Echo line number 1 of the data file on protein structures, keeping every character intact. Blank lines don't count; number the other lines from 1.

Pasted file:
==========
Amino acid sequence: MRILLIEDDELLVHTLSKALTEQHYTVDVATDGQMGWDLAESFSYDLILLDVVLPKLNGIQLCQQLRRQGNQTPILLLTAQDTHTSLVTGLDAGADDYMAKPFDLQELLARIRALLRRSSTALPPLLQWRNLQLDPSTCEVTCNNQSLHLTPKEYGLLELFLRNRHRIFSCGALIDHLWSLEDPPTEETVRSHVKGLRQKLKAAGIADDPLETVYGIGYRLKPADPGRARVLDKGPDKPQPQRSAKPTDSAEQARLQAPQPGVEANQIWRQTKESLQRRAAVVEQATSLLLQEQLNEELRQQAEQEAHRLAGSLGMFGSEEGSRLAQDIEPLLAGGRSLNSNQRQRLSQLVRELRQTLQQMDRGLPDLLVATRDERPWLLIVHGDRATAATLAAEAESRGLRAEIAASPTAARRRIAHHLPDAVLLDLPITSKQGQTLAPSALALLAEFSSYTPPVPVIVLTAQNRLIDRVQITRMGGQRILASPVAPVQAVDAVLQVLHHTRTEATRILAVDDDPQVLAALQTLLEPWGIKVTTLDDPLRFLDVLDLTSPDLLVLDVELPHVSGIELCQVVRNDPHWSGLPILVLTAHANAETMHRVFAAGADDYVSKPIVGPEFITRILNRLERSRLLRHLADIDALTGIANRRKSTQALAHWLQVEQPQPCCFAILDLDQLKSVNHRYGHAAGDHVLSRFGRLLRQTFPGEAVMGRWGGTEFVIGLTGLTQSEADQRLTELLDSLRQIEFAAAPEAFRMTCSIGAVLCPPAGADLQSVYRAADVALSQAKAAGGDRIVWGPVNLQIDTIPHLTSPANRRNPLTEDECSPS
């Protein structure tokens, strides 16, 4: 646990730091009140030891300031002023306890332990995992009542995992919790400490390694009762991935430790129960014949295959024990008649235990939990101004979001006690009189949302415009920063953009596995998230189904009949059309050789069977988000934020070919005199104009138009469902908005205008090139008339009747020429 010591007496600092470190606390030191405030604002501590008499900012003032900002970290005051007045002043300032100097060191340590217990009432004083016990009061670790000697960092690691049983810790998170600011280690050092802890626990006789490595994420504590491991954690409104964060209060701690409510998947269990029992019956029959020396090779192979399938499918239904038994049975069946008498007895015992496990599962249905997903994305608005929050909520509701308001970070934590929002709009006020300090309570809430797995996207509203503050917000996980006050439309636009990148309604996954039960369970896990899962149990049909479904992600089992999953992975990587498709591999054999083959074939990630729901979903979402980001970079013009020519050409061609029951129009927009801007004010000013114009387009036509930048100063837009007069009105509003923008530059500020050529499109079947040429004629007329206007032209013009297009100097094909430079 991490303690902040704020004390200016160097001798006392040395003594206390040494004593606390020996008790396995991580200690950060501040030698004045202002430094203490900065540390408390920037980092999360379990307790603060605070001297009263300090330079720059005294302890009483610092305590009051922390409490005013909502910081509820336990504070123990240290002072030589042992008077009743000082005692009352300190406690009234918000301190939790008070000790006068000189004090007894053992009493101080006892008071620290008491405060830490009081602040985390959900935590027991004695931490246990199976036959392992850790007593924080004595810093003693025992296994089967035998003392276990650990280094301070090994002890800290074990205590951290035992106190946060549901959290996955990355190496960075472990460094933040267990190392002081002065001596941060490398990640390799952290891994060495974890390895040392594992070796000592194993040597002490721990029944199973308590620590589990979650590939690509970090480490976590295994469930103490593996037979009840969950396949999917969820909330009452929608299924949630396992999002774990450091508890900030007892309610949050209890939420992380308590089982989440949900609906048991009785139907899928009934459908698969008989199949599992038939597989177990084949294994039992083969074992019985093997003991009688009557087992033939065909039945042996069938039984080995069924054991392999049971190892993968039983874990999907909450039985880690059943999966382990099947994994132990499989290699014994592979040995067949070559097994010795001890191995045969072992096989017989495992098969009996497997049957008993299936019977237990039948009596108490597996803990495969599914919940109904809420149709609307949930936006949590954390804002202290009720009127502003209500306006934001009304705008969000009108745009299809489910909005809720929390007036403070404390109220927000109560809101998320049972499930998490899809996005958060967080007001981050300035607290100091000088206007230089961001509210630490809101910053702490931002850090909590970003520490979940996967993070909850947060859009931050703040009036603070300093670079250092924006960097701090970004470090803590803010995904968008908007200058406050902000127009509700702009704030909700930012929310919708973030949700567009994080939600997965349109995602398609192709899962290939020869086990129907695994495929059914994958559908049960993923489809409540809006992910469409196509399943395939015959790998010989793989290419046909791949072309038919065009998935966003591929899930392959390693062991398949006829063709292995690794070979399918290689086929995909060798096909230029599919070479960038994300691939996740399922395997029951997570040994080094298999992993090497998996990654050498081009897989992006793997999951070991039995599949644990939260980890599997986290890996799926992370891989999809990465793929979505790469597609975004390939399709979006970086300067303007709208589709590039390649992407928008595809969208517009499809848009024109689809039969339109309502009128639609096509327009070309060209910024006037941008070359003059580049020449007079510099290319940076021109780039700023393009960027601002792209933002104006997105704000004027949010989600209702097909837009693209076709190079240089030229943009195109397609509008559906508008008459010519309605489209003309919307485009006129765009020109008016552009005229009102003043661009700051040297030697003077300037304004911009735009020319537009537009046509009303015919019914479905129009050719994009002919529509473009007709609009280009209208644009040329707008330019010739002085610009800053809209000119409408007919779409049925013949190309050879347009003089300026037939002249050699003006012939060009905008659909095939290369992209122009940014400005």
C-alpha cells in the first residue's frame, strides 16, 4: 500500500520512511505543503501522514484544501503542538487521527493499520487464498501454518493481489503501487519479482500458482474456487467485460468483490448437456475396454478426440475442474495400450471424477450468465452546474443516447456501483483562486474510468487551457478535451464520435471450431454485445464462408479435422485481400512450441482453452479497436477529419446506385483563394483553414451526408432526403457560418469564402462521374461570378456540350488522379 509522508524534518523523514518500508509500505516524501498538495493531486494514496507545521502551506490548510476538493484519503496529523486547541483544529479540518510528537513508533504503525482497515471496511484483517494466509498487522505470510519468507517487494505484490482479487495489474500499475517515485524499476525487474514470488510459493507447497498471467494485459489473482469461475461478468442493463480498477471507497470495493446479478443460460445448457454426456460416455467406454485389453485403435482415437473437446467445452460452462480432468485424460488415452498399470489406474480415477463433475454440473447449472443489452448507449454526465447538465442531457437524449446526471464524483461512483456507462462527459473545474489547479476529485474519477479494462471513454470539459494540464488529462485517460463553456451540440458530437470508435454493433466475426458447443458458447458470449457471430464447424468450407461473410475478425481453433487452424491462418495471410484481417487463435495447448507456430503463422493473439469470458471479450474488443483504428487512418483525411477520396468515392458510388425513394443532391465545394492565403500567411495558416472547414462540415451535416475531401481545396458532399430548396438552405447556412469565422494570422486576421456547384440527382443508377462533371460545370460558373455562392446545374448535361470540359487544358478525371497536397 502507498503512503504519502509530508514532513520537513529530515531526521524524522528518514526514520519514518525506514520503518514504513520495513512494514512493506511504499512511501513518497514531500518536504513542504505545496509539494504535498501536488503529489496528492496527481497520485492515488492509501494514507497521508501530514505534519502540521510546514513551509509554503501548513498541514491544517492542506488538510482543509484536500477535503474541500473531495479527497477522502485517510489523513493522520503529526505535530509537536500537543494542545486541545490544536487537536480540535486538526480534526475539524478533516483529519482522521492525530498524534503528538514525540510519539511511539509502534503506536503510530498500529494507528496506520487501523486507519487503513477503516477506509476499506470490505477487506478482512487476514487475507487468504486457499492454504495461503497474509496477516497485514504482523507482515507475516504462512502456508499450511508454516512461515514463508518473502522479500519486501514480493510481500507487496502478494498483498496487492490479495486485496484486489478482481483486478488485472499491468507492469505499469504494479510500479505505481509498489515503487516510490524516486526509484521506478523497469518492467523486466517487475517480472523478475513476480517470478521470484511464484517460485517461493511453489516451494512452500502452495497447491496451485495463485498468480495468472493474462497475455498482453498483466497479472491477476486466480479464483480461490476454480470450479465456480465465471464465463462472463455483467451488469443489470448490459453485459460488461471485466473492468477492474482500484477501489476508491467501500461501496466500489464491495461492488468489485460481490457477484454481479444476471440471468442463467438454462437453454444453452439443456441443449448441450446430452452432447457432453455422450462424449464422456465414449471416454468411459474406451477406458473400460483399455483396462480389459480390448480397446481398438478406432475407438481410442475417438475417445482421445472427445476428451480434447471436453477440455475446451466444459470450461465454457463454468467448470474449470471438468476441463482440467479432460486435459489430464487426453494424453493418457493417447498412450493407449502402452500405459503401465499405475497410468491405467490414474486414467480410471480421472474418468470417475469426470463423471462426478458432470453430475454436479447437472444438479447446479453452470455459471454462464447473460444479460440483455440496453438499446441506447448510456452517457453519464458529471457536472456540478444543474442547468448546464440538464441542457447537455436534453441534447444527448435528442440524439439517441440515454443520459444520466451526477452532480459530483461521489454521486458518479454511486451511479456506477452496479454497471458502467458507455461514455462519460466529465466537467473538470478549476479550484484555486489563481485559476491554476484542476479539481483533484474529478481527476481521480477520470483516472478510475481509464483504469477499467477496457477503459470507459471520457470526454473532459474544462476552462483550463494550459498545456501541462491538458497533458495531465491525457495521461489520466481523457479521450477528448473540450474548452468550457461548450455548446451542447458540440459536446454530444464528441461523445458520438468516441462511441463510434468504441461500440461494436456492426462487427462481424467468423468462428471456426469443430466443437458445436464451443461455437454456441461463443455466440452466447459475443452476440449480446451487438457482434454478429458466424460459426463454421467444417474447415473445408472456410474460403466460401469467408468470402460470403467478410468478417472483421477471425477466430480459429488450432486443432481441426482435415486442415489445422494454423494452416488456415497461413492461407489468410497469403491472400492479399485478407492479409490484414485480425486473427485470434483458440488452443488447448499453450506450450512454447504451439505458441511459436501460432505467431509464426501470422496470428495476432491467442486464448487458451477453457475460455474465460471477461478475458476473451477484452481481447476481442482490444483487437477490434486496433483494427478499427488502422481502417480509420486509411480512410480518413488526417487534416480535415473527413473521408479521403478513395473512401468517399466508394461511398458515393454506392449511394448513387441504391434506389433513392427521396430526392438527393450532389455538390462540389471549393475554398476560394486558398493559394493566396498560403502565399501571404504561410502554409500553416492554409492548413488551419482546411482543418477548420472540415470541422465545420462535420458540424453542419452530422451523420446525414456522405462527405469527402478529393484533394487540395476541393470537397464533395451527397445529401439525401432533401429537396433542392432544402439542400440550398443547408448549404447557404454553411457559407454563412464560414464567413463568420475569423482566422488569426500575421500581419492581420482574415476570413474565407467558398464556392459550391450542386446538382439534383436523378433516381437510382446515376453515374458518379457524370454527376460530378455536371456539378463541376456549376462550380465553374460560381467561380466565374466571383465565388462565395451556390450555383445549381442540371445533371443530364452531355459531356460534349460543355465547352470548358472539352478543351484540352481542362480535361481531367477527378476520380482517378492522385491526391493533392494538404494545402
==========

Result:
Amino acid sequence: MRILLIEDDELLVHTLSKALTEQHYTVDVATDGQMGWDLAESFSYDLILLDVVLPKLNGIQLCQQLRRQGNQTPILLLTAQDTHTSLVTGLDAGADDYMAKPFDLQELLARIRALLRRSSTALPPLLQWRNLQLDPSTCEVTCNNQSLHLTPKEYGLLELFLRNRHRIFSCGALIDHLWSLEDPPTEETVRSHVKGLRQKLKAAGIADDPLETVYGIGYRLKPADPGRARVLDKGPDKPQPQRSAKPTDSAEQARLQAPQPGVEANQIWRQTKESLQRRAAVVEQATSLLLQEQLNEELRQQAEQEAHRLAGSLGMFGSEEGSRLAQDIEPLLAGGRSLNSNQRQRLSQLVRELRQTLQQMDRGLPDLLVATRDERPWLLIVHGDRATAATLAAEAESRGLRAEIAASPTAARRRIAHHLPDAVLLDLPITSKQGQTLAPSALALLAEFSSYTPPVPVIVLTAQNRLIDRVQITRMGGQRILASPVAPVQAVDAVLQVLHHTRTEATRILAVDDDPQVLAALQTLLEPWGIKVTTLDDPLRFLDVLDLTSPDLLVLDVELPHVSGIELCQVVRNDPHWSGLPILVLTAHANAETMHRVFAAGADDYVSKPIVGPEFITRILNRLERSRLLRHLADIDALTGIANRRKSTQALAHWLQVEQPQPCCFAILDLDQLKSVNHRYGHAAGDHVLSRFGRLLRQTFPGEAVMGRWGGTEFVIGLTGLTQSEADQRLTELLDSLRQIEFAAAPEAFRMTCSIGAVLCPPAGADLQSVYRAADVALSQAKAAGGDRIVWGPVNLQIDTIPHLTSPANRRNPLTEDECSPS